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LQD : Oil Dependency around Paris

by linca Fri Jun 13th, 2008 at 09:50:11 AM EST

ContreInfo ::Eric Le Breton - Domicile-travail : Les salariés à bout de souffle

Le transport est devenu le deuxième budget des ménages, après le logement et avant l'alimentation. Le sociologue Eric Le Breton indique que les Français consacrent désormais 17,5% de leur budget aux déplacements, contre moins de 10% en 1960. La hausse de l'énergie remet en cause le choix des très nombreux rurbains qui ont arbitré entre temps de déplacement et coût de l'immobilier lorsque le baril était à 30 dollars.

Transport is now the second largest part of peoples' budgets, behing housing but before food.Sociologist Eric Le Breton indicates that the French spend 17.5% of their income on transportation, against less than 10% in 1960. Rising energy prices put into questions the choice of many rurbans who arbitrated between commuting time and housing cost were made when oil cost $30.

Interesting graphs beyond the fold !

Promoted by Colman


These graphs come from a study made by the Parisian departmental agency for information on housing rights. Note that the data dates from 1998, when oil prices and housing prices were both quite low. It must be quite more frightening now that those two have risen, unlike wages...


Car spending depending on zone of habitation, from closer to farther to Paris city centre.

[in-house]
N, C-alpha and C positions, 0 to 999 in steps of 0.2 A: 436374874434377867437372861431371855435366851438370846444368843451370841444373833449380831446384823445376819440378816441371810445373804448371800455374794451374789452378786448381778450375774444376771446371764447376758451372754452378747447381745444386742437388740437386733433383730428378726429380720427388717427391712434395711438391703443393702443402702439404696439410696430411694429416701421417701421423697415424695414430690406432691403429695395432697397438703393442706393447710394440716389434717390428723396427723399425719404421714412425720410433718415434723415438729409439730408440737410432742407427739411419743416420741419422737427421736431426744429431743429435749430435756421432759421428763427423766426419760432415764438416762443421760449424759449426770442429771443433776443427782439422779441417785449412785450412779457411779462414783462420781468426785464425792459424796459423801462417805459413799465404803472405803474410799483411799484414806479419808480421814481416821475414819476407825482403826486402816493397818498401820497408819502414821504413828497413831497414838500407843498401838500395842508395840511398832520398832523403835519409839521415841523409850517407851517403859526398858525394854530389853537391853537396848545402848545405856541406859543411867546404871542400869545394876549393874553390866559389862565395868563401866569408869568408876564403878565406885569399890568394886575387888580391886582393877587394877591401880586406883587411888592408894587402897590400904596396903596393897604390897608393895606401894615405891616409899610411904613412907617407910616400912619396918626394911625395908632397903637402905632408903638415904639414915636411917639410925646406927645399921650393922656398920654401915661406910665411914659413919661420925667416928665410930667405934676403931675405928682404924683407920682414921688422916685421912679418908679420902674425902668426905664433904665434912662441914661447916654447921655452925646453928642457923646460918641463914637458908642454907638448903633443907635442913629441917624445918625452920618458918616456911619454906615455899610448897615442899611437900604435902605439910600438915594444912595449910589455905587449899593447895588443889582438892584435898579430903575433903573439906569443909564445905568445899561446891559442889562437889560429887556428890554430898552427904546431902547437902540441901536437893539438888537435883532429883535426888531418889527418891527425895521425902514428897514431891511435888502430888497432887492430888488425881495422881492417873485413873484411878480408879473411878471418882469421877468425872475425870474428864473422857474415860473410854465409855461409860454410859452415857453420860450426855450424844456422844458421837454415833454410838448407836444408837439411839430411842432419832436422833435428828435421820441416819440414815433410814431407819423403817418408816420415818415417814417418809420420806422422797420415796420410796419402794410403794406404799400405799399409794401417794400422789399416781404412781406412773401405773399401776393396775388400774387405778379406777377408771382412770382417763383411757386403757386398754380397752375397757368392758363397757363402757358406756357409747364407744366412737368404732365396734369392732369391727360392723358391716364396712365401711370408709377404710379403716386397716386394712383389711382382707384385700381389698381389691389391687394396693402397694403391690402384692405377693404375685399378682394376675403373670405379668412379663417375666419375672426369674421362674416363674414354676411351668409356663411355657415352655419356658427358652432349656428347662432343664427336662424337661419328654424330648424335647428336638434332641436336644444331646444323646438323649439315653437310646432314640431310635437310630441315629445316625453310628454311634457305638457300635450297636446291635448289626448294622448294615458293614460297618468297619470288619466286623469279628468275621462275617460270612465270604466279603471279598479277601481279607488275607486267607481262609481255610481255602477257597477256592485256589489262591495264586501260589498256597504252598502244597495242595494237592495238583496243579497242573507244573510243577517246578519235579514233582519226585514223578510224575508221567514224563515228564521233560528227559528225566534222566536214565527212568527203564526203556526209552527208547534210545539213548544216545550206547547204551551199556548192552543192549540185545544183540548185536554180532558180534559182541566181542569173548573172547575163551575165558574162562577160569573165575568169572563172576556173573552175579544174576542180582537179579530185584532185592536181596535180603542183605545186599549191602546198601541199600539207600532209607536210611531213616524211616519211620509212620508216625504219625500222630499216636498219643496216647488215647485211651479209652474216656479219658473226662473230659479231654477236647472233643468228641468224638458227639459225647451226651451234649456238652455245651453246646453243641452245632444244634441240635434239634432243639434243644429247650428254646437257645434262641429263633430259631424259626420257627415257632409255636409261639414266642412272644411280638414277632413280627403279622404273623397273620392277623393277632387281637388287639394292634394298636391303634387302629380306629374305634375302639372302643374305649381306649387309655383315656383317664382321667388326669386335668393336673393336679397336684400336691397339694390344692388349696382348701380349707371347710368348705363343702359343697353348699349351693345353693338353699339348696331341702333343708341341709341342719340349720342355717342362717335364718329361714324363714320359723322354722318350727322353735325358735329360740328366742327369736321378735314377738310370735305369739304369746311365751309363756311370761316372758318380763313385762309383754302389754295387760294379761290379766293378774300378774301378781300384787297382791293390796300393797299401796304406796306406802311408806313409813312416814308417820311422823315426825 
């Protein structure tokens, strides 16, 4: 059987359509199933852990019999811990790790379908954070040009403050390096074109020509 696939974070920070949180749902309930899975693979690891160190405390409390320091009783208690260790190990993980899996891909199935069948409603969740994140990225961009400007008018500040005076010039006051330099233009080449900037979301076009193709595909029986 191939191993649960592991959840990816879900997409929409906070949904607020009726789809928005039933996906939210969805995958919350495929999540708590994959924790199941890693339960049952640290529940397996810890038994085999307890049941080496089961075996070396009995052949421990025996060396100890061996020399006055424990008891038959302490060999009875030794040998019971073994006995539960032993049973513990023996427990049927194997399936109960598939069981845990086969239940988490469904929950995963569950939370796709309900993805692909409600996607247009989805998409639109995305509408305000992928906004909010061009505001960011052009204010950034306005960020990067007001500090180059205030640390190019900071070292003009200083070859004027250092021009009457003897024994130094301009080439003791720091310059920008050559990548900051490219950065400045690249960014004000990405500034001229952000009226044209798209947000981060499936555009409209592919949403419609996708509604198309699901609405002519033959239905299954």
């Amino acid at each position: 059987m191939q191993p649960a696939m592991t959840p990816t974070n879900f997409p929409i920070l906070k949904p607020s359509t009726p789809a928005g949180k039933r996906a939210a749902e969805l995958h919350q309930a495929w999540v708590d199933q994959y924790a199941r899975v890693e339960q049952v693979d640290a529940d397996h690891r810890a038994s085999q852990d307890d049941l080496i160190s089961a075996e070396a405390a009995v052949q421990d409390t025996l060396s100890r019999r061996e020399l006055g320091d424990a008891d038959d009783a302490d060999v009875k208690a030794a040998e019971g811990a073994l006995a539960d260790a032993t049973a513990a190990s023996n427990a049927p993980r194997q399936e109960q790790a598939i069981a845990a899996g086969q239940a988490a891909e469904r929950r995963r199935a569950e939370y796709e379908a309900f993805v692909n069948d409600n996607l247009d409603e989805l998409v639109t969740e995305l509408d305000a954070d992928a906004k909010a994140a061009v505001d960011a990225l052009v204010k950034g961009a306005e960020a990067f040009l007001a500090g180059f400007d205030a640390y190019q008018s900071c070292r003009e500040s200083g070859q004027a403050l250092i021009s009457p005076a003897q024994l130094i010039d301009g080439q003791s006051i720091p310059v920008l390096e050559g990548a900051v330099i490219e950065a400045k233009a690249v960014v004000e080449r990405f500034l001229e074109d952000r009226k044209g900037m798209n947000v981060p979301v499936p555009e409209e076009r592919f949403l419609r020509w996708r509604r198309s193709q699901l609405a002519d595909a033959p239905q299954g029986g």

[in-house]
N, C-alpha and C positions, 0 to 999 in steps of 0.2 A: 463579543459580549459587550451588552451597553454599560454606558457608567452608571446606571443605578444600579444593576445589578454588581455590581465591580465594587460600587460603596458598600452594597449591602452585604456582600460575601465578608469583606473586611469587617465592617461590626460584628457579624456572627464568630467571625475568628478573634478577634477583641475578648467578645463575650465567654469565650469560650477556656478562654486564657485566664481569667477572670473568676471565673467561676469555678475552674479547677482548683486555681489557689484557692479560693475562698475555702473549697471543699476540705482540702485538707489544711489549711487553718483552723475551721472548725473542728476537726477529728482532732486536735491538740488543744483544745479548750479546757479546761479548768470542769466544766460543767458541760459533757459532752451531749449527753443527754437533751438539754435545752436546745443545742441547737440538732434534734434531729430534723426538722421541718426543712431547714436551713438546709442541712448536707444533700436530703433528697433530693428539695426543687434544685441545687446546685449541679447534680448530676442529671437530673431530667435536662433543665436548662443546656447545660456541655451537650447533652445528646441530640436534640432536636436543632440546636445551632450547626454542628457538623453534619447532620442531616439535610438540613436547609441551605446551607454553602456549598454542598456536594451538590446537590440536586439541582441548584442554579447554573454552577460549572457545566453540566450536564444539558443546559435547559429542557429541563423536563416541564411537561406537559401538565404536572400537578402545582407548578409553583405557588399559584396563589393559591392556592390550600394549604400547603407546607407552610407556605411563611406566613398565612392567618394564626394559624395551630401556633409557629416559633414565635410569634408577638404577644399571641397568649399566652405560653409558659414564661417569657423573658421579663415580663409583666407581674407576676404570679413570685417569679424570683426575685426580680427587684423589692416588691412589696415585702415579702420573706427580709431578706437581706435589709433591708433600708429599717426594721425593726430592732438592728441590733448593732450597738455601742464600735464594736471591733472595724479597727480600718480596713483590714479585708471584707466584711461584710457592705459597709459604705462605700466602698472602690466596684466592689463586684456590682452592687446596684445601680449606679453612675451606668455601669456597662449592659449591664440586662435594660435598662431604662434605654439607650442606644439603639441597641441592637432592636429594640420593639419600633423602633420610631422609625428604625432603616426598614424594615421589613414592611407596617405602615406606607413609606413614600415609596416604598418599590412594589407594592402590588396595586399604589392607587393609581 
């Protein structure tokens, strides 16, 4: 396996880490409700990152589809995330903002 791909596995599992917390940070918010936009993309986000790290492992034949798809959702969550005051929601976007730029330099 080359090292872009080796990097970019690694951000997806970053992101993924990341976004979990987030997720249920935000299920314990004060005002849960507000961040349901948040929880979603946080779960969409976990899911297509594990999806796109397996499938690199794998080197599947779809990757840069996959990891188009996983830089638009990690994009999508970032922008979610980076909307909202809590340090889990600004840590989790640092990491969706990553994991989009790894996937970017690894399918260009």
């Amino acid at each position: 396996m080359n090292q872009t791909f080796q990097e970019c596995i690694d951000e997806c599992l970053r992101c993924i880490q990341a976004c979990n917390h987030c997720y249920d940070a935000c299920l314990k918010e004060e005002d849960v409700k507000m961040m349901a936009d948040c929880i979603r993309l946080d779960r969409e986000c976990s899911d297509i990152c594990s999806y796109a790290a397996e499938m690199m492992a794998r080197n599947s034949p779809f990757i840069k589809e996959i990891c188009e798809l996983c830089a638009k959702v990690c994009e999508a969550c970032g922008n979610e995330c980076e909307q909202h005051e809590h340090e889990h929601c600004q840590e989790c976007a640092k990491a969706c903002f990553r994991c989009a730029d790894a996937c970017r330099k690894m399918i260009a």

Proportion of households owning more than two cars.


Average income and car and housing spending, depending on distance to Paris city centre.



What these graphs show is that there wasn't much choice in the arbitration - it's simply impossible in France to spend more that a third of income on rent : you won't get a rent or a loan for more than that.

Thus, those that have less purchasing power have to move farther away, to cheaper neighbourhoods,  and thus spend more of their income, both in relative and absolute, on the housing and transportation budget. And it's not going to get better... Transport fares in Paris are much more expensive the farther you are from the city centre ; and, also quite importantly, whereas Paris intra-muros, the old city, has very good public transportation, it very quickly gets worse the farther one lives from the city centre.

The dense métro network pretty much stops beyond the "boulevard Périphérique". Beyond that there only are a few sparse trains, which don't go through the densest neighbourhoods : when the train stations where built, the first ubarnisation around them was one of independent houses in the early 20th century, and the denser neighbourhoods built since the 60's, often for the poorer workers, were erected farther away. The rest of public transportation is made of slow buses and tramways inadequate for longer range trips. Quite systematically transportation from one part of the suburbs to another, requiring to go through the city centre, is way too long to do anyway else than by car. With life employment gone, it gets very hard to choose one's home close to work.

People have to move further away from work in order to find affordable housing ; and this isn't necessarily about suburban sprawl from people wanting to live in their own house ; many of those people moving away live in apartments. For example see this comment thread from a month ago :